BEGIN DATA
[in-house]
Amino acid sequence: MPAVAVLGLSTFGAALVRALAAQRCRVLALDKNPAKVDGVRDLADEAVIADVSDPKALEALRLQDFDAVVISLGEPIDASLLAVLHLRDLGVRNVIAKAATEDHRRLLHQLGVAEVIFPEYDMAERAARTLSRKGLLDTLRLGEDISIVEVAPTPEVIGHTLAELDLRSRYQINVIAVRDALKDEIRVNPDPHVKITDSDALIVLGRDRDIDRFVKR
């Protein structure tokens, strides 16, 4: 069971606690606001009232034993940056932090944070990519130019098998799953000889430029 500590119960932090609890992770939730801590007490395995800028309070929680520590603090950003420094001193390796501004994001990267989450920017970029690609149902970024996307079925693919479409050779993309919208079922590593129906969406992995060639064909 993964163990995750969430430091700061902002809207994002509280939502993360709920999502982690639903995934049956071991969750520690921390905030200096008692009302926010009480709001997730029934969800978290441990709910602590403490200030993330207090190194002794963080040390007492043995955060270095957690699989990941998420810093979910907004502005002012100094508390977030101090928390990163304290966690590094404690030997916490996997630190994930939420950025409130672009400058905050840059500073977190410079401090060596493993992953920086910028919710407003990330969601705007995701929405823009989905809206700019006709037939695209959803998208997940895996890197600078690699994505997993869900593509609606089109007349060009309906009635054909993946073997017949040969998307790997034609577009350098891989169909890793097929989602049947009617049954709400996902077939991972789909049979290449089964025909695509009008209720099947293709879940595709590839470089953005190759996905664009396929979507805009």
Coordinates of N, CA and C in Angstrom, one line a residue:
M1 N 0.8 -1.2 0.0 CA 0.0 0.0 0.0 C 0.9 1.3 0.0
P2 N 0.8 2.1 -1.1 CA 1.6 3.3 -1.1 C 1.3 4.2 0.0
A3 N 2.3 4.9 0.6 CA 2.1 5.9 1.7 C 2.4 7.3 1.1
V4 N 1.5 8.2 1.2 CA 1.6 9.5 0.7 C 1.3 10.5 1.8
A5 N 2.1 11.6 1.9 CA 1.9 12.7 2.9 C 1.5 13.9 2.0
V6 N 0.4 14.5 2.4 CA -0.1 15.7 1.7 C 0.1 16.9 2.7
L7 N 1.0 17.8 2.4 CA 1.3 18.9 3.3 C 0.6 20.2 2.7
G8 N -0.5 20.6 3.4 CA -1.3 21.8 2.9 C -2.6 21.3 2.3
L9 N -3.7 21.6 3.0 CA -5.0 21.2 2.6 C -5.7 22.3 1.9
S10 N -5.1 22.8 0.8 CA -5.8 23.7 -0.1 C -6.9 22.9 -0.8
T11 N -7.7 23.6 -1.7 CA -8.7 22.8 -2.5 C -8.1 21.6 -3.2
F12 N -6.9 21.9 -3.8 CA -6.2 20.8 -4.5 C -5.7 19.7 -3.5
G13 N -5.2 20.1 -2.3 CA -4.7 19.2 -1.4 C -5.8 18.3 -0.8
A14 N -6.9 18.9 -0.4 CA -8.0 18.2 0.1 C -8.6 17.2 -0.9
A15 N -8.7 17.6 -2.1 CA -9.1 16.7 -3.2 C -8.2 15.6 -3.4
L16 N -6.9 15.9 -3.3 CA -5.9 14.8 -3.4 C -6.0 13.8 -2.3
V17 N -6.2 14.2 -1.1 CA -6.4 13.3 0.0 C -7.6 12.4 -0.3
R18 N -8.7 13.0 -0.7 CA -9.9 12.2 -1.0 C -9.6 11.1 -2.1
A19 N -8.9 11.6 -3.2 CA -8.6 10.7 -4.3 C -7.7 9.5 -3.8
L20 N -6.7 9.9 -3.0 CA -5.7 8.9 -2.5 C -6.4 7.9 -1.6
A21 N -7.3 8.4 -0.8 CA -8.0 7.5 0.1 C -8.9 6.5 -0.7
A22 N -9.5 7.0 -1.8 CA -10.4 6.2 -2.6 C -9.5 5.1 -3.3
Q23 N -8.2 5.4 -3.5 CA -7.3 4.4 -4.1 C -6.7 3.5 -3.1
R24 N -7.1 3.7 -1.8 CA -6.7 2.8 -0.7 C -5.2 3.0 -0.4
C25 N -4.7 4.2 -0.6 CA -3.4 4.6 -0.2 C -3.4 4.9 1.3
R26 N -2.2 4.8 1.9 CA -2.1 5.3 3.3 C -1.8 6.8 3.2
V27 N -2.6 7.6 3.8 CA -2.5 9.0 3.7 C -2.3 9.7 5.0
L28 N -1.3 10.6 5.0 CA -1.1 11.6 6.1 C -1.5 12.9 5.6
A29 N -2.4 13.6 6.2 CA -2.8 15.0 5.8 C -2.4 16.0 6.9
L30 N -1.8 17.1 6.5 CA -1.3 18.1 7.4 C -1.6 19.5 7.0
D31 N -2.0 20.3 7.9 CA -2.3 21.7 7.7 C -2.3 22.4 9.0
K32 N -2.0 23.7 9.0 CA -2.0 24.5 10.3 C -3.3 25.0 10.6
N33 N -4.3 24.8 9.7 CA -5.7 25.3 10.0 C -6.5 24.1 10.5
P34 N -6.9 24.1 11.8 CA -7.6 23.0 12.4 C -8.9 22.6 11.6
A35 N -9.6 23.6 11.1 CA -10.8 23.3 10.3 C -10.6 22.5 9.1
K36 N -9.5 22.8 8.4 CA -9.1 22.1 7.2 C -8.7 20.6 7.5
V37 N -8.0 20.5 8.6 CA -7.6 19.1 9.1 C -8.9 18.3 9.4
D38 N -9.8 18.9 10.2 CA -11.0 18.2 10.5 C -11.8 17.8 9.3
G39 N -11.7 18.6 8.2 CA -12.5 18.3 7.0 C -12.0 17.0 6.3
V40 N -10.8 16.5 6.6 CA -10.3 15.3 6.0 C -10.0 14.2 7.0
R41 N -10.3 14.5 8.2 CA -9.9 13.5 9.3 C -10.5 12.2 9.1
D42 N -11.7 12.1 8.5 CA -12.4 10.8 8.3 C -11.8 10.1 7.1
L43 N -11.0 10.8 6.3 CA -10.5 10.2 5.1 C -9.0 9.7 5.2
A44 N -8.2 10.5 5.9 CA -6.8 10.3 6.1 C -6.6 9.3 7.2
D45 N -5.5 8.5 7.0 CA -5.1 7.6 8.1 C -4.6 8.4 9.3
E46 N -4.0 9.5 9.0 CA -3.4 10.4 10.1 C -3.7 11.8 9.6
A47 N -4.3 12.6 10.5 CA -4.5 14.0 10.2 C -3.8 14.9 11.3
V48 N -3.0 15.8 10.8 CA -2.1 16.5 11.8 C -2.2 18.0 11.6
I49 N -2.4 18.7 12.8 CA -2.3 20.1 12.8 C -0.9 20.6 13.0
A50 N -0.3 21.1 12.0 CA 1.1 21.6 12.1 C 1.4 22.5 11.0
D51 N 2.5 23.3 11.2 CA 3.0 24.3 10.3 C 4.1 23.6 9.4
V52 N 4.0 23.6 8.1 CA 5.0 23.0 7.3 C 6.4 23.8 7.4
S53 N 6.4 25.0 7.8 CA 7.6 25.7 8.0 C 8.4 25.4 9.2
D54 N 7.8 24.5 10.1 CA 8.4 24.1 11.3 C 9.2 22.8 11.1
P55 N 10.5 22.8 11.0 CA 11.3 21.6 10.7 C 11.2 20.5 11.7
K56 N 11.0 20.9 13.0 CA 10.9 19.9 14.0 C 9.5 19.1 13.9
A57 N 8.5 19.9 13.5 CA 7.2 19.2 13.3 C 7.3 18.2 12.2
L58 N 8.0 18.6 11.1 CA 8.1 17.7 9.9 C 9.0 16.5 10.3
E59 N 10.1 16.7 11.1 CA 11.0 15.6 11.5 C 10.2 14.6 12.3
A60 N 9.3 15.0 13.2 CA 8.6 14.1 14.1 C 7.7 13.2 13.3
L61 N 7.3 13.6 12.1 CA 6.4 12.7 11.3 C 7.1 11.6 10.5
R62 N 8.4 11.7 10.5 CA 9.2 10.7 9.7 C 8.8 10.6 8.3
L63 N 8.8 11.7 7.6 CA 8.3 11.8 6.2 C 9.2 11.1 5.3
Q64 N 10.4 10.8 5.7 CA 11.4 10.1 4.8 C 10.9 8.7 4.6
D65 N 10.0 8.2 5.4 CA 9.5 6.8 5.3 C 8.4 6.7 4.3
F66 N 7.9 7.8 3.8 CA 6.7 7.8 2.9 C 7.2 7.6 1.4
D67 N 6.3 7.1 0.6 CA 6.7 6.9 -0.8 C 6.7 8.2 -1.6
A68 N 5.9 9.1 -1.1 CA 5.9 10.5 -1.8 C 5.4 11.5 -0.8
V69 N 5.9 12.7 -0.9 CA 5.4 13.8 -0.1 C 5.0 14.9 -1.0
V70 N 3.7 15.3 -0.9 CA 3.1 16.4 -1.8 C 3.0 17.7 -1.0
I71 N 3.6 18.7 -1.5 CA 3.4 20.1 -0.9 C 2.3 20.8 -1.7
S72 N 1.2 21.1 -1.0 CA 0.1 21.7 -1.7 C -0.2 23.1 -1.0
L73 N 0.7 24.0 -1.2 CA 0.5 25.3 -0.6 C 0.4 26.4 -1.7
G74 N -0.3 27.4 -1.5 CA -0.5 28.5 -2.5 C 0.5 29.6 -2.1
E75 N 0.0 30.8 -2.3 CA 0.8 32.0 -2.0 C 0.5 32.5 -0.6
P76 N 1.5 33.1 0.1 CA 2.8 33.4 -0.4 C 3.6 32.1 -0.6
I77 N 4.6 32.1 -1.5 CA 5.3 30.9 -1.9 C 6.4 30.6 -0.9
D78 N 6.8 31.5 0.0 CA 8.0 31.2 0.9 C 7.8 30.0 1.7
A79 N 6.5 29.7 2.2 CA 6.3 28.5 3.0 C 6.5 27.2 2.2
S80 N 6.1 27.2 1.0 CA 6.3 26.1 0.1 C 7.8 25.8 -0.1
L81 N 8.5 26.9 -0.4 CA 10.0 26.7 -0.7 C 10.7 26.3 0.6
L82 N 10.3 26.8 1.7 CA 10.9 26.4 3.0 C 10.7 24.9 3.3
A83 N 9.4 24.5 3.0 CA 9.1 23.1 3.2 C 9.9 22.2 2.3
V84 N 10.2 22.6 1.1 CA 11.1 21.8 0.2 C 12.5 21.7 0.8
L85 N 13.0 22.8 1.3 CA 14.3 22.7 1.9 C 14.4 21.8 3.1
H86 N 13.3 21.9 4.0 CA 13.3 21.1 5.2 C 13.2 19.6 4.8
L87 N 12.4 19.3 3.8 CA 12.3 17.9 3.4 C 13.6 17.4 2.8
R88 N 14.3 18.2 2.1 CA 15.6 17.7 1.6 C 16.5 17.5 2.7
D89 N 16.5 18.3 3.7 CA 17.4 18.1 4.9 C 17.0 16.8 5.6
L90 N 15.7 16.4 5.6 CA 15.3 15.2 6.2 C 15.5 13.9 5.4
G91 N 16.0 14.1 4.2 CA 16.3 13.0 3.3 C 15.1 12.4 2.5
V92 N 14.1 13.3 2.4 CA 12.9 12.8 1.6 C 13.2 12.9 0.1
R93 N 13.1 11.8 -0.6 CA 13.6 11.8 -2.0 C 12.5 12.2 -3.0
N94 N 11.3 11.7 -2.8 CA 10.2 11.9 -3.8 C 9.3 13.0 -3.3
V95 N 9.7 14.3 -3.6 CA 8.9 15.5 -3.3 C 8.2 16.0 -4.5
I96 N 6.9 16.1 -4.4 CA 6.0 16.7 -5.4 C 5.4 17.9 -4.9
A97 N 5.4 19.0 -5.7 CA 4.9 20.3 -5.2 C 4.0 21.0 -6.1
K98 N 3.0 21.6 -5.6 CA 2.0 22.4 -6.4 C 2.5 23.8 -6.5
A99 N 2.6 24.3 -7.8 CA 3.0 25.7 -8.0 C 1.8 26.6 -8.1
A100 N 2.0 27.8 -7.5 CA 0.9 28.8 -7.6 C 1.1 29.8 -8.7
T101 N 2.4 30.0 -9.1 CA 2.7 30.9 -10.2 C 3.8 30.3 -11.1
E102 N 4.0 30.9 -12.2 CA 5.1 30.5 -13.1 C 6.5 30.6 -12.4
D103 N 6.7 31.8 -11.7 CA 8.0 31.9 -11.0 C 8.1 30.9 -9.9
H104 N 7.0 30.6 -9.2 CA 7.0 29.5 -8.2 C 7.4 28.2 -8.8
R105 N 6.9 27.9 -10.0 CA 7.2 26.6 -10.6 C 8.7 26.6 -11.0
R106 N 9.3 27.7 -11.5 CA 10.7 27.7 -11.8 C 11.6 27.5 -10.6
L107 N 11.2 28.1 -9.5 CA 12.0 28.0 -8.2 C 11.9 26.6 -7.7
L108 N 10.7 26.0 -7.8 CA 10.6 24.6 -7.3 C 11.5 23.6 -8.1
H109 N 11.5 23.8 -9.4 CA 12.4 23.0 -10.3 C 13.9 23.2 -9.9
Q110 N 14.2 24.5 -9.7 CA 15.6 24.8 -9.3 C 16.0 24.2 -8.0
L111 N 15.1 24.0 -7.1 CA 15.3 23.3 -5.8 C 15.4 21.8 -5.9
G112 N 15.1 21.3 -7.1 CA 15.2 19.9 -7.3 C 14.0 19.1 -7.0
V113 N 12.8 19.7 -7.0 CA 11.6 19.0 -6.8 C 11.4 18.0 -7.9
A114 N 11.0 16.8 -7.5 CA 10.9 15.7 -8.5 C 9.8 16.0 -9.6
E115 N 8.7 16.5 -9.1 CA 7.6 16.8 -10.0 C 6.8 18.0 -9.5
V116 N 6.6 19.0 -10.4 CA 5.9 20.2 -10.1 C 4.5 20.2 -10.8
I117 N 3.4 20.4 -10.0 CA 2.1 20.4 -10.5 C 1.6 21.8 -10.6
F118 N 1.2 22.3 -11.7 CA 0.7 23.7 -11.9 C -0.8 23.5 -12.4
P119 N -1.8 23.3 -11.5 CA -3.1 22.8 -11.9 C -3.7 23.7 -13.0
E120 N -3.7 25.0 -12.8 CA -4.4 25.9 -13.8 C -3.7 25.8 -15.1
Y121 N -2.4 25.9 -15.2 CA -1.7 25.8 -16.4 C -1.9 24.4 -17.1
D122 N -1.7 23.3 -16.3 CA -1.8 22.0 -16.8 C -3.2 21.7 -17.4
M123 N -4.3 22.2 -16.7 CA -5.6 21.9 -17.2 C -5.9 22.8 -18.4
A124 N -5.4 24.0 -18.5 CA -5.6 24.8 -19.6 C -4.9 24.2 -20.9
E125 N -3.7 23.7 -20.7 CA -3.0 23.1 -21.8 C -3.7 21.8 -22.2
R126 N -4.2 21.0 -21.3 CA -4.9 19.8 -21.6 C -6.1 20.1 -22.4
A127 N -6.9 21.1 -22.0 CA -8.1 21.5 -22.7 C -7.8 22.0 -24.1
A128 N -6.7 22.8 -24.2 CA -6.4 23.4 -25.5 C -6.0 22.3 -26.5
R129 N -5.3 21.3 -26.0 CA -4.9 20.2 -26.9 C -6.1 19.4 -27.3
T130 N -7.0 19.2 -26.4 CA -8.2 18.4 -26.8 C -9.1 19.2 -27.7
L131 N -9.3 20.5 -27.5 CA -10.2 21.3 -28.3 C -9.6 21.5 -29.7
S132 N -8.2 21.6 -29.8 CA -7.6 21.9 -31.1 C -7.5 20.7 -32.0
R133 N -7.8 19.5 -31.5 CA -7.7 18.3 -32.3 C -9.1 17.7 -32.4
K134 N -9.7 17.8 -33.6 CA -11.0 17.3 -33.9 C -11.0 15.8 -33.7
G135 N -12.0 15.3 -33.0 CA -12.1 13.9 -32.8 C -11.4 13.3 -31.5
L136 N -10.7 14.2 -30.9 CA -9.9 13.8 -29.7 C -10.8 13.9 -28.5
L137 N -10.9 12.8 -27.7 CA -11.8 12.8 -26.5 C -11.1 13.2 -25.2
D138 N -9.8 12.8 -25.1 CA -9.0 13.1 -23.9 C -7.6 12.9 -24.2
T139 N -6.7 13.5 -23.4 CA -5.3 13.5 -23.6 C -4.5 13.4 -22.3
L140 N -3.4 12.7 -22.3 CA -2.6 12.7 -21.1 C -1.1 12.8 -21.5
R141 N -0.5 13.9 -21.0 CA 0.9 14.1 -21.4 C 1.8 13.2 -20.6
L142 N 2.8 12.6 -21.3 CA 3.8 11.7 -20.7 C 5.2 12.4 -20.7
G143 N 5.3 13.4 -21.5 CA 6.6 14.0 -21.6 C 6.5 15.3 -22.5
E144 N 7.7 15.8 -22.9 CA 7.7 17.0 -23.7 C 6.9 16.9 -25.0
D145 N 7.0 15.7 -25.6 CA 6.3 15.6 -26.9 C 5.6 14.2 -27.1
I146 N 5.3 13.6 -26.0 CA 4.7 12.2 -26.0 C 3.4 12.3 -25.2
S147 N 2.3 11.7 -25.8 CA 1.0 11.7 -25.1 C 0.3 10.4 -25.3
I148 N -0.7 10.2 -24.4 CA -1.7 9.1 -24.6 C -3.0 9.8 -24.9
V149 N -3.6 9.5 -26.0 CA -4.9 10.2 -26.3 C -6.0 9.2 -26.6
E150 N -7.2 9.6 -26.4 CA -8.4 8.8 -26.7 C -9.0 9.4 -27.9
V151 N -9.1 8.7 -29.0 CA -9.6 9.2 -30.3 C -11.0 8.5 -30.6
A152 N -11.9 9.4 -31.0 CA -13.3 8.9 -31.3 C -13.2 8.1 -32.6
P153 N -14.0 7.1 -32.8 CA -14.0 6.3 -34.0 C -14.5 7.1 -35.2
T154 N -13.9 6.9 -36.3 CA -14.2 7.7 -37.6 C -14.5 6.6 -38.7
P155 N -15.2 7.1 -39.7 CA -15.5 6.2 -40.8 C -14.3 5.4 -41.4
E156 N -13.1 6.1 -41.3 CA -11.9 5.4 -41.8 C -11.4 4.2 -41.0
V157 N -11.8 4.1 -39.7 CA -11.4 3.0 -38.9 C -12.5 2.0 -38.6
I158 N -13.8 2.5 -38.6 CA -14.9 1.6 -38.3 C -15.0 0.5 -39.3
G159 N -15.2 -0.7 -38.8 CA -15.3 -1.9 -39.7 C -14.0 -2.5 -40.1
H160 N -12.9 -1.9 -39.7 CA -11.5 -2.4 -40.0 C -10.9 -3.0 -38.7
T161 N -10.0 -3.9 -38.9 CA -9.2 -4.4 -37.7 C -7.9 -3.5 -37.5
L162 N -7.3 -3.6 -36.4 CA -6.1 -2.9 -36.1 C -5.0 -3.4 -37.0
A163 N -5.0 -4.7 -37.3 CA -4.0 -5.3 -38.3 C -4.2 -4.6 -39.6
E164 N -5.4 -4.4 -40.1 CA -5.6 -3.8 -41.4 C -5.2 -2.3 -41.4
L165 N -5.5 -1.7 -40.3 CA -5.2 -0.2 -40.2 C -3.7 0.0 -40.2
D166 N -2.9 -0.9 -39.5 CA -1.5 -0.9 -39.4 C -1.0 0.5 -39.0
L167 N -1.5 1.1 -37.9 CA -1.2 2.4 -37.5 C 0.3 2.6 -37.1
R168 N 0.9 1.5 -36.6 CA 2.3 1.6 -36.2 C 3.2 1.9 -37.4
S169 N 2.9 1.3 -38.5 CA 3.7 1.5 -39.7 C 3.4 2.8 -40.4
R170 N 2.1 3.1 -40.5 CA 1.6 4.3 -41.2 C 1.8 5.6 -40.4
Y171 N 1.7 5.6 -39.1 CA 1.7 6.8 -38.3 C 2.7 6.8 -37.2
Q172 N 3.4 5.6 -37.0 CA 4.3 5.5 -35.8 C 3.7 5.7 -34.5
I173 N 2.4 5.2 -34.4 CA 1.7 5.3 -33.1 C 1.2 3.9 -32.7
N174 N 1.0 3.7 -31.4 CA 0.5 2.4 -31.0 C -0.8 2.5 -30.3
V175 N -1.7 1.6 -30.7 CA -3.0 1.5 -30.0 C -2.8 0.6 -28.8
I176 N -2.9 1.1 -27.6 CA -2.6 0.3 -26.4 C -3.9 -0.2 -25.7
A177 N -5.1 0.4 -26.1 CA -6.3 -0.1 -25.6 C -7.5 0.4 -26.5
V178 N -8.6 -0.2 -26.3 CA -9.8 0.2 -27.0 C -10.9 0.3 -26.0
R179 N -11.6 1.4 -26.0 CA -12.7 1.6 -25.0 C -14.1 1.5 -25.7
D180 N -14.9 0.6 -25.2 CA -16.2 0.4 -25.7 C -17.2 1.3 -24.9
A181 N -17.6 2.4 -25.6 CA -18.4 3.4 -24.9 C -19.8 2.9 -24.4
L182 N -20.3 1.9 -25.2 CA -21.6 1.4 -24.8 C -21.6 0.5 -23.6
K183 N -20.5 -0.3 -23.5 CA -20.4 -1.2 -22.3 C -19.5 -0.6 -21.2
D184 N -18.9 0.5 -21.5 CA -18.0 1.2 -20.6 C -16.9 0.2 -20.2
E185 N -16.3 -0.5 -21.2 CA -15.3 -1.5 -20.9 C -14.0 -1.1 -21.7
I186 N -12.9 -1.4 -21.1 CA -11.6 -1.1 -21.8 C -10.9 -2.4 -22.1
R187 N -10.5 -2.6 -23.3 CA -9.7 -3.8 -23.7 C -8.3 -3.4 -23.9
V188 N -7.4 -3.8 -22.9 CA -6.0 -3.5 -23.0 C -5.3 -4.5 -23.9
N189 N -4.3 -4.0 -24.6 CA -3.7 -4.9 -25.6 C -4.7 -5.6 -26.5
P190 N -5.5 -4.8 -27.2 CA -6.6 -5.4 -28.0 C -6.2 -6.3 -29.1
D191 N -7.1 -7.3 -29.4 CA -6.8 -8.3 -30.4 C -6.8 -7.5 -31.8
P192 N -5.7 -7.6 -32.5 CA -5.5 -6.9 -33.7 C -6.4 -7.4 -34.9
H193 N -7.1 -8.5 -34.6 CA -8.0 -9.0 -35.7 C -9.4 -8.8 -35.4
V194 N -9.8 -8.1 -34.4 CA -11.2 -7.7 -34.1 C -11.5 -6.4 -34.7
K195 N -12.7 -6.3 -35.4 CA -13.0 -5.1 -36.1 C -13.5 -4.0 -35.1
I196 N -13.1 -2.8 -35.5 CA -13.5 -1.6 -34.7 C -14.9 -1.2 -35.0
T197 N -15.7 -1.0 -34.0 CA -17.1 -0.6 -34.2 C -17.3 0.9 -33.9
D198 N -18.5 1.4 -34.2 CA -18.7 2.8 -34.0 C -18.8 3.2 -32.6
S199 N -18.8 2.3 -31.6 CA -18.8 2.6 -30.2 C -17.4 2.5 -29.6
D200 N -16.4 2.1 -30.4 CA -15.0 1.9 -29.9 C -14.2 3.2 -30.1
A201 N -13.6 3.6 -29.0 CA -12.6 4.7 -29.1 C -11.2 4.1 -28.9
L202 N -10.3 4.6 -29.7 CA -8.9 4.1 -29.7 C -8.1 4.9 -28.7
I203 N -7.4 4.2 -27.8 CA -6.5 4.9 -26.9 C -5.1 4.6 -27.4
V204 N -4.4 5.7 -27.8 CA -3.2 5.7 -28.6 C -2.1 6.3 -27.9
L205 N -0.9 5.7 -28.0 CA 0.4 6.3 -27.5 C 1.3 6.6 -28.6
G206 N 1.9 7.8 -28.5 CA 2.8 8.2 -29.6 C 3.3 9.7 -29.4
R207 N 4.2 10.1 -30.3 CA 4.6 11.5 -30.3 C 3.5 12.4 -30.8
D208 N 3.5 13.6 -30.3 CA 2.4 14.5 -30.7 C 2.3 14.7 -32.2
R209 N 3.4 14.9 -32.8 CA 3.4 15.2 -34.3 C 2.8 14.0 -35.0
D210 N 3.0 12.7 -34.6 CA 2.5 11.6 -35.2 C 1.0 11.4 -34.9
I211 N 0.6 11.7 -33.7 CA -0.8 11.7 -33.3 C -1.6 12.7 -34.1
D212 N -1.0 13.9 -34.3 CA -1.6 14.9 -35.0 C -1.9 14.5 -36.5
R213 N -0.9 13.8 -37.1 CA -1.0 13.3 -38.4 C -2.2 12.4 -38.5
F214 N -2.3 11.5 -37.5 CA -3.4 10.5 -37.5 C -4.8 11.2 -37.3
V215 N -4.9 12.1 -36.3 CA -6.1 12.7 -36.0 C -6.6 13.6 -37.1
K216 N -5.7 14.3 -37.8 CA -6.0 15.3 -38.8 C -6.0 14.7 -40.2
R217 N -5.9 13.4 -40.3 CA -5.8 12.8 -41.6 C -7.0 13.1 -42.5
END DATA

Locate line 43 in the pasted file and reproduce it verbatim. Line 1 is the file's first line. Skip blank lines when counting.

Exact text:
G39 N -11.7 18.6 8.2 CA -12.5 18.3 7.0 C -12.0 17.0 6.3